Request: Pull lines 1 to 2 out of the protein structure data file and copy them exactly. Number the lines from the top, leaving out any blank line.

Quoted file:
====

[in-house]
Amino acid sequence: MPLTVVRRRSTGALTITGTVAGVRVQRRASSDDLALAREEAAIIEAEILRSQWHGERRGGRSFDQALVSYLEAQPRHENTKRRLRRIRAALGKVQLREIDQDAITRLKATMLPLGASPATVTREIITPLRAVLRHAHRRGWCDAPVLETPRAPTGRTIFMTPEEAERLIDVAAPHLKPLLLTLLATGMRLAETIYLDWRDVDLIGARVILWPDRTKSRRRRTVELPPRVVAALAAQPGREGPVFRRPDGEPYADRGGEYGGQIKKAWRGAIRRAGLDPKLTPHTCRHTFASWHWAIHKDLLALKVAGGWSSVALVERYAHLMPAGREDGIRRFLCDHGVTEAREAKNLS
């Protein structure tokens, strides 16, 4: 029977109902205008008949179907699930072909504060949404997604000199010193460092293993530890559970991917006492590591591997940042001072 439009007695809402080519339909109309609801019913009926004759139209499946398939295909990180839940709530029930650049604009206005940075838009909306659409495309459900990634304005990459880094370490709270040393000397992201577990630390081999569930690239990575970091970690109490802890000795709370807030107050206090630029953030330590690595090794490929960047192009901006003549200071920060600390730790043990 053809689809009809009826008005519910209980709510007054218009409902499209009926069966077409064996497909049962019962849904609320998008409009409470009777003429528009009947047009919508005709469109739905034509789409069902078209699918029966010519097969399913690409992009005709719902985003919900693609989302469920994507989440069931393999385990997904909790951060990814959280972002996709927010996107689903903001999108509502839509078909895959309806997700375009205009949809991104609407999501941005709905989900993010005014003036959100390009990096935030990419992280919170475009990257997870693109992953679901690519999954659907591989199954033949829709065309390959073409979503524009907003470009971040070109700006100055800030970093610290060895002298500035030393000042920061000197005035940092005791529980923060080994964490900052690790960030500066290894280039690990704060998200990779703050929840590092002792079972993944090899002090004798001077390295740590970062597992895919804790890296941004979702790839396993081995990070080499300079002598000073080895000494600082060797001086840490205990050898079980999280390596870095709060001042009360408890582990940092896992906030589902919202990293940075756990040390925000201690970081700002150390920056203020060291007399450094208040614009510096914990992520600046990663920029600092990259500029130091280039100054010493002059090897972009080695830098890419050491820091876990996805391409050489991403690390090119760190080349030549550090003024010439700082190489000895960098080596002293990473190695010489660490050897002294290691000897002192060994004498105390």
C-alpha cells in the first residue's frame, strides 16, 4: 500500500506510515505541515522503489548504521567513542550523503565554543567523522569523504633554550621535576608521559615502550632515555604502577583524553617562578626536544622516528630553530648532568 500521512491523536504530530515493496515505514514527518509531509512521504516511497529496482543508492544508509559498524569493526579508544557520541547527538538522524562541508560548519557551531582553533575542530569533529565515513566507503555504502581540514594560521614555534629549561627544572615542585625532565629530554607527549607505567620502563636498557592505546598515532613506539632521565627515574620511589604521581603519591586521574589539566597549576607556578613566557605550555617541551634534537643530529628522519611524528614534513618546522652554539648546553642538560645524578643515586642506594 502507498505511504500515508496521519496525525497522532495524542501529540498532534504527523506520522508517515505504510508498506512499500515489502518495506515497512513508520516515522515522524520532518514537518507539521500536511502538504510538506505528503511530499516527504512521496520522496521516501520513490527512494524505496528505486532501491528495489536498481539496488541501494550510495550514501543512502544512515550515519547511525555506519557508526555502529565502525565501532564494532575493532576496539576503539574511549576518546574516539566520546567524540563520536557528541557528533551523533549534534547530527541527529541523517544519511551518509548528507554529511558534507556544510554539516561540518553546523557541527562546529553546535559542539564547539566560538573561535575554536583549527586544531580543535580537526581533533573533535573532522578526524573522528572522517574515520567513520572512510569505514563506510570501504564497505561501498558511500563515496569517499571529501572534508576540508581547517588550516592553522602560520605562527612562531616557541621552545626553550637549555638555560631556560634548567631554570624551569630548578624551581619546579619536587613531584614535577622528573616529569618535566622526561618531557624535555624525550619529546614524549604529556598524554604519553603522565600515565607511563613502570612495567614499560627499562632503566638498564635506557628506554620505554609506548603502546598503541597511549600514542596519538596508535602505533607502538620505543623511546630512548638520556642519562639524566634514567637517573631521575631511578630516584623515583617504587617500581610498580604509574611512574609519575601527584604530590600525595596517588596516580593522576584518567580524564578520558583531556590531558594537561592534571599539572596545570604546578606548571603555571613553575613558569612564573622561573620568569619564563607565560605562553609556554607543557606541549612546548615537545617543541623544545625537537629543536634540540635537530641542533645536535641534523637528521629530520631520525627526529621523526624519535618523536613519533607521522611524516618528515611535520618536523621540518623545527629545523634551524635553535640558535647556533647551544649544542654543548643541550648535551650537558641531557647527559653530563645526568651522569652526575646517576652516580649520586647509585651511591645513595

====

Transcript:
[in-house]
Amino acid sequence: MPLTVVRRRSTGALTITGTVAGVRVQRRASSDDLALAREEAAIIEAEILRSQWHGERRGGRSFDQALVSYLEAQPRHENTKRRLRRIRAALGKVQLREIDQDAITRLKATMLPLGASPATVTREIITPLRAVLRHAHRRGWCDAPVLETPRAPTGRTIFMTPEEAERLIDVAAPHLKPLLLTLLATGMRLAETIYLDWRDVDLIGARVILWPDRTKSRRRRTVELPPRVVAALAAQPGREGPVFRRPDGEPYADRGGEYGGQIKKAWRGAIRRAGLDPKLTPHTCRHTFASWHWAIHKDLLALKVAGGWSSVALVERYAHLMPAGREDGIRRFLCDHGVTEAREAKNLS